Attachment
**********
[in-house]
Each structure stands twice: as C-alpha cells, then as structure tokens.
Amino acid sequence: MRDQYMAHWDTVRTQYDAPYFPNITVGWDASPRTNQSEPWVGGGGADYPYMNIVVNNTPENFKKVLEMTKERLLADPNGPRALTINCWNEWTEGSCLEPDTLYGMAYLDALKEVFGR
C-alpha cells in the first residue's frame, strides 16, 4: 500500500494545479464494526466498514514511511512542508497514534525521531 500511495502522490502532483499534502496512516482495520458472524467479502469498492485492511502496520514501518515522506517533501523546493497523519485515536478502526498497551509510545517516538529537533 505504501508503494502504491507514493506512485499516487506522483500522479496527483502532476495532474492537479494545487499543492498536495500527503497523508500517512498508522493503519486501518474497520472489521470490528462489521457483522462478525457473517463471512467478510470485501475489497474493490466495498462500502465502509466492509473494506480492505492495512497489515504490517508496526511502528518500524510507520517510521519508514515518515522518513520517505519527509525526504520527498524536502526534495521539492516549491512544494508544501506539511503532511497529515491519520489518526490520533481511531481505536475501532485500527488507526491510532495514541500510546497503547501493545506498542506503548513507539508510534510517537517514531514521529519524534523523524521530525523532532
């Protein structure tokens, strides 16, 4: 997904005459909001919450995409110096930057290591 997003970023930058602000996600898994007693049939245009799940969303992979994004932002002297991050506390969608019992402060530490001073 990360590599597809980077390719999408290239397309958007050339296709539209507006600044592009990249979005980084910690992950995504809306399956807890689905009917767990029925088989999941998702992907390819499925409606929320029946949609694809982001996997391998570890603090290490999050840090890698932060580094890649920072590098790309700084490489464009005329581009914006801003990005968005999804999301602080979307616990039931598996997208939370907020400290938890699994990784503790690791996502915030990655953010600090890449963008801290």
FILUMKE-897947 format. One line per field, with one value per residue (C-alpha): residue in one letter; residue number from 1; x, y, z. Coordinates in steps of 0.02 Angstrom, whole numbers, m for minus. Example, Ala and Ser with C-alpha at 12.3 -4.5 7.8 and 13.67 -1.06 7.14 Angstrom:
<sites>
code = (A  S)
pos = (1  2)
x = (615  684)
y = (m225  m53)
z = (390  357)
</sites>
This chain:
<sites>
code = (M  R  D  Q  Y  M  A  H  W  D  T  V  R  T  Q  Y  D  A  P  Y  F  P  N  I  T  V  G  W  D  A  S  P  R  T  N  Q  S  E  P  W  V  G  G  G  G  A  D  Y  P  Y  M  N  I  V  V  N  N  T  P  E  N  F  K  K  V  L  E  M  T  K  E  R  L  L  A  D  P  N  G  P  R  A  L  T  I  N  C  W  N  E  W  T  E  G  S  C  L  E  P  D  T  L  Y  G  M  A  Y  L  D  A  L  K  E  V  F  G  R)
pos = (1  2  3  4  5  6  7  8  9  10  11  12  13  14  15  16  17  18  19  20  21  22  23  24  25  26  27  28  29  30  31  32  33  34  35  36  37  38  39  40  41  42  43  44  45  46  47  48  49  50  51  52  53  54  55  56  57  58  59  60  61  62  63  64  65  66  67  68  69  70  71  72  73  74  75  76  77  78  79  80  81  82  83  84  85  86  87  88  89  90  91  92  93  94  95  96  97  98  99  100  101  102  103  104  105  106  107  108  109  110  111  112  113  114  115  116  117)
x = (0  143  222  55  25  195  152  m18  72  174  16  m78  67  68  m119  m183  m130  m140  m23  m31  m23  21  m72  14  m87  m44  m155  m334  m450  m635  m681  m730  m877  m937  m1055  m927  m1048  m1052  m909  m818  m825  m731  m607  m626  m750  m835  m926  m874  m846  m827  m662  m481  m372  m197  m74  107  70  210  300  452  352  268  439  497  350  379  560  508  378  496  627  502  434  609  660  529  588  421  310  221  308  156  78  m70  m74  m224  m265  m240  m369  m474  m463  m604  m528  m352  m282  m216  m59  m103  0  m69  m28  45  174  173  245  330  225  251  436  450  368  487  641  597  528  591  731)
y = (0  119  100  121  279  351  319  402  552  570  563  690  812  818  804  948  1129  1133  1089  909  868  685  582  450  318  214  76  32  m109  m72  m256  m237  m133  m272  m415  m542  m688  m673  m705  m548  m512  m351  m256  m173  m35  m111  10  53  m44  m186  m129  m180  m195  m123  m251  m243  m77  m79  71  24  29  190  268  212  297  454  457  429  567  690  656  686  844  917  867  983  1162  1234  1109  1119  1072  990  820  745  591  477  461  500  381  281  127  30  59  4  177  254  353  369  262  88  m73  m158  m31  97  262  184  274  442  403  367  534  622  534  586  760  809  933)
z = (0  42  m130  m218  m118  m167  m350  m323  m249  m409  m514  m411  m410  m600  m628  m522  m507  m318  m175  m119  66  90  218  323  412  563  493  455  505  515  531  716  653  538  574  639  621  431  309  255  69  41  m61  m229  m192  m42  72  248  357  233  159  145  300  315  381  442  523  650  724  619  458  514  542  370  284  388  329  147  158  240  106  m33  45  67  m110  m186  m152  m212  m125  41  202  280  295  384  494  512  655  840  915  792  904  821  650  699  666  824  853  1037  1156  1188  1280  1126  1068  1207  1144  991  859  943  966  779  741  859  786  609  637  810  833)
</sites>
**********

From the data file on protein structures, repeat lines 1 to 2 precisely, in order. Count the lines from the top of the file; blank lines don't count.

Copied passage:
[in-house]
Each structure stands twice: as C-alpha cells, then as structure tokens.